A group of farmers and public officials, including Brian Baldrige, Director of the Ohio Department of Agriculture (center) gathered in a church basement in Salem, Ohio to receive updates and discuss worries regarding the February train derailment in East Palestine.

East Palestine update

The Ohio Department of Agriculture (ODA) and The Ohio State University (OSU) College of Food, Agricultural, and Environmental Sciences announced finalized results from plant tissue sample testing on East Palestine area crops near the site of the Norfolk Southern train derailment.

Analysis of scientific data by OSU shows plant materials from agricultural sites in the East Palestine area are not contaminated with semi-volatile organic compounds (SVOCs) associated with the train derailment. Using U.S. EPA-approved methods, ODA’s plant health inspectors collected plant tissue samples from 16 agricultural areas in Columbiana County last month. All samples — including winter wheat, pasture grasses, malting barley, and forage covers — were taken within a five-mile radius of the train derailment site. Samples collected and tested closest to the derailment site (inner radius) were considered the most likely for potential contamination, and plant tissue samples collected farther from the derailment site (background radius) were tested to serve as a baseline comparison. OSU’s analysis did not find reportable levels of SVOCs in the inner or background radius zones attributable to the train derailment. 

All samples were analyzed for the same 26 selected SVOCs the U.S. EPA has been testing for in soil samples. OSU scientists used an EPA-approved method (8270e) routinely used to identify and quantify SVOCs in materials. ODA Director Brian Baldridge and OSU staff met with the East Palestine landowners where plant material samples had been previously collected to review the results.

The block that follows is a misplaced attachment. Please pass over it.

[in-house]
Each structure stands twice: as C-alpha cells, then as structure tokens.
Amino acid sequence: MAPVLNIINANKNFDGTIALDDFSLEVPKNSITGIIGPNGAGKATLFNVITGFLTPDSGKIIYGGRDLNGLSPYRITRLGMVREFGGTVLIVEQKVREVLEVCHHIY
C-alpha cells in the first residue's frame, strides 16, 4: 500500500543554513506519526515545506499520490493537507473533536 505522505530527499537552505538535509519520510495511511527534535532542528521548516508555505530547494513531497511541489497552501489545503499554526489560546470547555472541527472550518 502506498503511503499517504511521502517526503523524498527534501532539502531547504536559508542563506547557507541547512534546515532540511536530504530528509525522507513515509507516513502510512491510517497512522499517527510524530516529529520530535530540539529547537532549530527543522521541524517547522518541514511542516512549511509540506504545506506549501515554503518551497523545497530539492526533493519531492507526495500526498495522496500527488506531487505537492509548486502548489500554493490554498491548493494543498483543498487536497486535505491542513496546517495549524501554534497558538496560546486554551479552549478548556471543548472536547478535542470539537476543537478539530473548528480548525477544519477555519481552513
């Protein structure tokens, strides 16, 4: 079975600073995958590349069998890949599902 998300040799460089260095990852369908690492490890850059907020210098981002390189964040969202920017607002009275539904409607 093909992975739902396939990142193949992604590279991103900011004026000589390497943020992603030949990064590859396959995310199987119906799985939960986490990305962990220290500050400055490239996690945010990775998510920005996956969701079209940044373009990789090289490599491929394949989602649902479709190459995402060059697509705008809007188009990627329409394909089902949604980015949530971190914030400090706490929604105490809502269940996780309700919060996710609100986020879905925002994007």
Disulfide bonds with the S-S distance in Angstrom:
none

Hazardous waste removal

According to Ohio EPA, approximately 17.3 million gallons of liquid wastewater have been hauled out of East Palestine in total. There is currently a pile of approximately 28,400 tons of excavated soil waiting for removal from East Palestine, versus 41,900 tons that have been removed. 

East Palestine municipal drinking water

The latest drinking water results have been posted from the East Palestine Municipal Water System and continue to show no indication of contaminants associated with the derailment. The public water system continues to meet all state and federal standards for safe drinking water. Sentinel and monitoring well sampling also show no indication that chemicals associated with the derailment are moving toward the East Palestine well field.

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